I’m the first one to admit I love my Crackberry, I love my laptop, my Kindle – I’m sure I’ll be in love with my iPad once I’ve had it more than 24 hours. I’m not a gadgethead but I’m surrounded by them and I love the convenience of my gadgets, I love how much easier they make my life. But they are nothing more than tools.
Dealing with teens – especially the younger ones – their cells are more than tools, more than phones. Take them out of their hands and they go crazy, they feel more than lost. Without their phones in their hands, they act as if they are being cut off from something incredibly essential to their lives. It’s not a tool – it’s a lifeline. Some of that, I suspect, is the fact that texting is to all appearance a private, teenage communication – it allows kids to have a private world into which adults are not granted entree. It is also to all appearances a place of radical equality – everyone is equal in texting world.
It is those twin appearances that get kids into trouble.
The world of texting “feels” private – it’s nonverbal so you can’t be overheard by adults, but it’s also on the screen in front of you. If you think about almost any scandal or mini-scandal involving sexting by teens, it’s not uncommon for the kids to be shocked that their pictures went beyond the person for whom it was intended. It’s not that they don’t know messages and pictures can be forwarded (they do it all the time) it’s rather the deceptive sense of privacy they have about texting. “I only send to my friends.” There’s an unspoken (and incorrect) assumption that texts and pictures are going to be kept from anyone who the sender or subject doesn’t want to see them. Kids assume their texts and images will go no further than their “private” circle of friends. That’s of course not true. For a teen, the violation of having their sexy pic texted to the entire school is a betrayal of personal trust, a betrayal of their sense of privacy.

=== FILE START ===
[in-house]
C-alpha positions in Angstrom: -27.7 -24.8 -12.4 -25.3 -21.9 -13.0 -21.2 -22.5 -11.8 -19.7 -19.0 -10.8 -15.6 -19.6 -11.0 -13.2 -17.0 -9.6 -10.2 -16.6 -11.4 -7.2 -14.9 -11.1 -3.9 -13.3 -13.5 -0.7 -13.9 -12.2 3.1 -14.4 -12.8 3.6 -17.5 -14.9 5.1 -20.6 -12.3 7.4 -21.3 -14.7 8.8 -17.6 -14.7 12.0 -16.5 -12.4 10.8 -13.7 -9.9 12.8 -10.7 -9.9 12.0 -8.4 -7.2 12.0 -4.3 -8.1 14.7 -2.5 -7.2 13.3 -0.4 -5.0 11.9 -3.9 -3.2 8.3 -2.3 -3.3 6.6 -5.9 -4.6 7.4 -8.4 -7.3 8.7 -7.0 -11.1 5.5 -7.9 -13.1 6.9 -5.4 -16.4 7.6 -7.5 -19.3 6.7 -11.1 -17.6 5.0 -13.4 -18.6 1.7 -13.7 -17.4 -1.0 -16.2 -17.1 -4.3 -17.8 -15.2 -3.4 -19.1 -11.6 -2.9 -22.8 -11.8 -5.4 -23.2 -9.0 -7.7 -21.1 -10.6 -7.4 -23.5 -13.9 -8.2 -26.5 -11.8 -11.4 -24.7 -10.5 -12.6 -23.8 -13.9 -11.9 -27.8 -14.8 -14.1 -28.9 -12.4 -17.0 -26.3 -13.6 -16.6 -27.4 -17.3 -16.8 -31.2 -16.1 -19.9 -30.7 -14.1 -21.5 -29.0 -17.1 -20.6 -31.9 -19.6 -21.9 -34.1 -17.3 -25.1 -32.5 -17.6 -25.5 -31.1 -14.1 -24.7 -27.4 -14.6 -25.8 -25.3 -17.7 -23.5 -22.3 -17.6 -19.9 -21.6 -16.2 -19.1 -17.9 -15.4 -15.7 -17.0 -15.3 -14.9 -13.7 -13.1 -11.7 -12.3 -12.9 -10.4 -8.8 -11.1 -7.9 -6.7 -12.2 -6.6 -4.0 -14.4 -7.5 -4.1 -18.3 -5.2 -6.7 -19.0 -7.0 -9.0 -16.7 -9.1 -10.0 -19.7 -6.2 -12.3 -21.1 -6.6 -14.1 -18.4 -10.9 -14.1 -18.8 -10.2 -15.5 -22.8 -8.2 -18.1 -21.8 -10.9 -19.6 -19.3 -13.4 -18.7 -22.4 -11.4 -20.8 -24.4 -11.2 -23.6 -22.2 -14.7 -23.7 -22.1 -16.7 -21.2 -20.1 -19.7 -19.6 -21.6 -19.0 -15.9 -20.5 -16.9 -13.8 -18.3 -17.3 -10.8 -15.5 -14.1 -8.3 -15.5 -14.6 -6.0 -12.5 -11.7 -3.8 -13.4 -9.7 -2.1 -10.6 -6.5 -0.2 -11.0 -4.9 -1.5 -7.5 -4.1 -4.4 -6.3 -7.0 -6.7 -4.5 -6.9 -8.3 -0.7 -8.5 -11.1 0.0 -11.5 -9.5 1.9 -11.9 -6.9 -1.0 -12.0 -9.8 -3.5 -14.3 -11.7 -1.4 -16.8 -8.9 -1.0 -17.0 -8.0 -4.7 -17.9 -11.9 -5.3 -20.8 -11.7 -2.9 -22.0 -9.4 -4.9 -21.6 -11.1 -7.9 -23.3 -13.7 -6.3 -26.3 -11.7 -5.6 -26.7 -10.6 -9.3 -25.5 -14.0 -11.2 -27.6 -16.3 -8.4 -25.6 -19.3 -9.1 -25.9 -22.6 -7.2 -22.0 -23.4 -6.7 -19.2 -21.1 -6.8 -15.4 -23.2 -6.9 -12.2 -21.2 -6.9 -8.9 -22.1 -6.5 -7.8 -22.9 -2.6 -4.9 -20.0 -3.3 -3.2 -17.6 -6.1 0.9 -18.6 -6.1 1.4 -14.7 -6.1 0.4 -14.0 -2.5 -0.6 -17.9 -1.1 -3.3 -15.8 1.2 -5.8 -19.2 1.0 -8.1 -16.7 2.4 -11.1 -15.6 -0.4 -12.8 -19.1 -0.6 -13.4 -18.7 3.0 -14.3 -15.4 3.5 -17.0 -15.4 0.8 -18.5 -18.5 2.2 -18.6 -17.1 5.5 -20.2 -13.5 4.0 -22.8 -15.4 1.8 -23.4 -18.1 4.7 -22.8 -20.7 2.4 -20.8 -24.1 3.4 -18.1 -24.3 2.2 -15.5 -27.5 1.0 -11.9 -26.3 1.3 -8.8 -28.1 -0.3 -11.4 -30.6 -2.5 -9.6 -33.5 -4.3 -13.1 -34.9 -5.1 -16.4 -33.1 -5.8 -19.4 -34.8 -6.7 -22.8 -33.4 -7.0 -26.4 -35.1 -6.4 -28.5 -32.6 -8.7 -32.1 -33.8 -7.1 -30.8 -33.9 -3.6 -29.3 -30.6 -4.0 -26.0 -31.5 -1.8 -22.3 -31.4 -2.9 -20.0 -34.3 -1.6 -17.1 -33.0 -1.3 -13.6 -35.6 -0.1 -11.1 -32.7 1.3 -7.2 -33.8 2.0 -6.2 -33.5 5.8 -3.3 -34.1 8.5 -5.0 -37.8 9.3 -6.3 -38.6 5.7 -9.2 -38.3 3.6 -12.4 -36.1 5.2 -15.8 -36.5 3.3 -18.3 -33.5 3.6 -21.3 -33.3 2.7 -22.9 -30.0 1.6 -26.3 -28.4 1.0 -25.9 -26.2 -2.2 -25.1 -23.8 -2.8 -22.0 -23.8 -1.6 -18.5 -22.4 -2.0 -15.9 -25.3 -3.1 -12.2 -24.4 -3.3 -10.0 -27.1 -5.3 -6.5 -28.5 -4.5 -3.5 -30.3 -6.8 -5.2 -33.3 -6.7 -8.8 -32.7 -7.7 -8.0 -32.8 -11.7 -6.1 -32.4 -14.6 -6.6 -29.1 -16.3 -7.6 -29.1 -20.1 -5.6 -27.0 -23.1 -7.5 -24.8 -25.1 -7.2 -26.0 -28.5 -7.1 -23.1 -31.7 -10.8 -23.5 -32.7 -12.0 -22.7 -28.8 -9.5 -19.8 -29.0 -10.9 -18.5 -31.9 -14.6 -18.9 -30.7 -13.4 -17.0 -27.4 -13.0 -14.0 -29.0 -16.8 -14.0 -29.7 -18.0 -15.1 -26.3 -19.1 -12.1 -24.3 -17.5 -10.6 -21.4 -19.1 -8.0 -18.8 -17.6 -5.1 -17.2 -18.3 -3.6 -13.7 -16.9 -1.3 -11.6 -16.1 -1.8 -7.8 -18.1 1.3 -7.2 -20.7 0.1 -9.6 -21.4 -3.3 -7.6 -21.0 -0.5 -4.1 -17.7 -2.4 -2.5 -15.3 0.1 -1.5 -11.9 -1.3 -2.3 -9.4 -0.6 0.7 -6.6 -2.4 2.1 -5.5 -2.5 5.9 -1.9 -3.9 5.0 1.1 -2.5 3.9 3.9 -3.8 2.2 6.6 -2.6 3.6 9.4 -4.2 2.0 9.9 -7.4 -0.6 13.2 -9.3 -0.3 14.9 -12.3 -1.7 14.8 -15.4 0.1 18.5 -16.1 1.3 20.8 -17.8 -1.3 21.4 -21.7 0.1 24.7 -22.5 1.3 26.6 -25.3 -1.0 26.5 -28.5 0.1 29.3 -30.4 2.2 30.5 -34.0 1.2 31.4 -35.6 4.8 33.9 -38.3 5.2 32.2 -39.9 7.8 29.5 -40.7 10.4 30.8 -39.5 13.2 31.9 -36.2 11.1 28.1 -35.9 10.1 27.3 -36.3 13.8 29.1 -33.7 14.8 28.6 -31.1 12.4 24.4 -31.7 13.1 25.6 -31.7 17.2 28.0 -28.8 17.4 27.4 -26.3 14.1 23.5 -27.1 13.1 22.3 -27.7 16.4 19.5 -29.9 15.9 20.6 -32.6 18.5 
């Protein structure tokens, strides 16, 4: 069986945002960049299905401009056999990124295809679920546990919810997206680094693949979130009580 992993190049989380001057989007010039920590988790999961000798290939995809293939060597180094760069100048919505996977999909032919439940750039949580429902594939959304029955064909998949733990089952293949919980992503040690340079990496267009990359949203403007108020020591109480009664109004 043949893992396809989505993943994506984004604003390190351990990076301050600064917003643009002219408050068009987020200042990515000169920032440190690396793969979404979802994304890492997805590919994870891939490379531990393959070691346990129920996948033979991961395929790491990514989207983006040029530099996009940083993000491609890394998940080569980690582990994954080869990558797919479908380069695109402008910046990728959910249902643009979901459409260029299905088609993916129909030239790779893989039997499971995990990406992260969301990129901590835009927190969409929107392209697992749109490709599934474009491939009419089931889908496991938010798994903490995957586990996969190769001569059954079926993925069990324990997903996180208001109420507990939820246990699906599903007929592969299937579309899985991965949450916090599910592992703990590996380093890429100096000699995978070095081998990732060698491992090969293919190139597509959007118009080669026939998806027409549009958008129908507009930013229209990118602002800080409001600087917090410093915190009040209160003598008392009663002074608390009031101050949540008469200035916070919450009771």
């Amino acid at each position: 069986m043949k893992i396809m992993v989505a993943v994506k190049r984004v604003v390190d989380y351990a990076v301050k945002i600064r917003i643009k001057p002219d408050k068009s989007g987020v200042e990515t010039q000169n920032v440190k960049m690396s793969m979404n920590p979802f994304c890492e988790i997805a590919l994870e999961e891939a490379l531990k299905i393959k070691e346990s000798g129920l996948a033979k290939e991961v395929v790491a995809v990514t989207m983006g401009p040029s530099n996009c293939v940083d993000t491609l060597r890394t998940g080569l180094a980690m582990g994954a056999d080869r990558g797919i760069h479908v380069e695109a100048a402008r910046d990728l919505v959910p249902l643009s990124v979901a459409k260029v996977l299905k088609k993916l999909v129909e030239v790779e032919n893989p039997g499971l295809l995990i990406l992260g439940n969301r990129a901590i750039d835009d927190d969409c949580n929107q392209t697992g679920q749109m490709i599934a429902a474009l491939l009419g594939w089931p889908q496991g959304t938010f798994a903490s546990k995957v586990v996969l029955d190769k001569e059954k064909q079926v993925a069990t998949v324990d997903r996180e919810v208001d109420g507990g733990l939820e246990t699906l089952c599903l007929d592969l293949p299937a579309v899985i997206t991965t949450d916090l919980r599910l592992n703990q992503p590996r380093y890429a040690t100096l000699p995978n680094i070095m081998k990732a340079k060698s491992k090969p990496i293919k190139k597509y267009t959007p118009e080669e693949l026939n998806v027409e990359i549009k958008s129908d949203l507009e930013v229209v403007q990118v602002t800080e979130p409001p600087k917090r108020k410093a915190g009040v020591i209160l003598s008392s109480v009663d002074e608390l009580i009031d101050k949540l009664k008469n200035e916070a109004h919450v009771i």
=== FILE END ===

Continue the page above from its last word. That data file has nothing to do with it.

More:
You see the same dynamic on Facebook where kids carry on intense discussions and interactions assuming that access is limited only to those parties the kids would welcome. The idea that facebook pages might be accessed by people other than that rarely if ever occurs to adolescents. Again, this becomes an avenue in which privacy is assumed but not real – even the language of Facebook misleads people. “My Facebook page” sounds like a private space when it is in fact a very public space.
The appearance and apparent privacy of these modes of communication, not simple adolescent lack of experience with the world, seems to me one of the roots of many of the challenges and problems parents of teens find themselves dealing with.
I also mentioned the deceptive appearance of equality on line. For many adolescents, adults are an omnipresent other. They see us not as peers or potential peers. Most teens seem to understand intellectually that adults read Facebook or text, emotionally they don’t get it. When someone friends them on facebook, they assume that person is a similar aged peer. When they send a text, the idea that it might end up on a phone belonging to an adult rarely crosses their minds. You hear accounts of kids sexting and being genuinely shocked when their images draw the attention of adults. The pictures were intended for a boy/girlfriend who is the same age and peer group and therefore an equal. The same goes for photos posted online. They assume adults aren’t interested in what they’re posting and saying and so assume if someone is interested, he/she is a fellow adolescent.